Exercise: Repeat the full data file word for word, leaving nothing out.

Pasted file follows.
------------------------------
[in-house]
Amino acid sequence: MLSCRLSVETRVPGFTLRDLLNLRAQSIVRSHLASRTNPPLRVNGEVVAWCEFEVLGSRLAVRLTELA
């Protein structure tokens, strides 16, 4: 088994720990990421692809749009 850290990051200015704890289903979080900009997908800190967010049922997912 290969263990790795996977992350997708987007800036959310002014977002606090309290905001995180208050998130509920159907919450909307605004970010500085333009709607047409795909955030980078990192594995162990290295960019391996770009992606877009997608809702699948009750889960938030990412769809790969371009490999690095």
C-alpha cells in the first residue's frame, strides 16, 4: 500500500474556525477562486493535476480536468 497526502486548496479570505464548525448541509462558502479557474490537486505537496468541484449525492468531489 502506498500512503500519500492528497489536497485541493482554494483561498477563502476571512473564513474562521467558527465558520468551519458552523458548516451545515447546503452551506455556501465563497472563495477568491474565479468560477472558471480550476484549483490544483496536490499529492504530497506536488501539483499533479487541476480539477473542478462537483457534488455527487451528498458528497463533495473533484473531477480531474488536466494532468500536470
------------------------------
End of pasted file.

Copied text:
[in-house]
Amino acid sequence: MLSCRLSVETRVPGFTLRDLLNLRAQSIVRSHLASRTNPPLRVNGEVVAWCEFEVLGSRLAVRLTELA
């Protein structure tokens, strides 16, 4: 088994720990990421692809749009 850290990051200015704890289903979080900009997908800190967010049922997912 290969263990790795996977992350997708987007800036959310002014977002606090309290905001995180208050998130509920159907919450909307605004970010500085333009709607047409795909955030980078990192594995162990290295960019391996770009992606877009997608809702699948009750889960938030990412769809790969371009490999690095």
C-alpha cells in the first residue's frame, strides 16, 4: 500500500474556525477562486493535476480536468 497526502486548496479570505464548525448541509462558502479557474490537486505537496468541484449525492468531489 502506498500512503500519500492528497489536497485541493482554494483561498477563502476571512473564513474562521467558527465558520468551519458552523458548516451545515447546503452551506455556501465563497472563495477568491474565479468560477472558471480550476484549483490544483496536490499529492504530497506536488501539483499533479487541476480539477473542478462537483457534488455527487451528498458528497463533495473533484473531477480531474488536466494532468500536470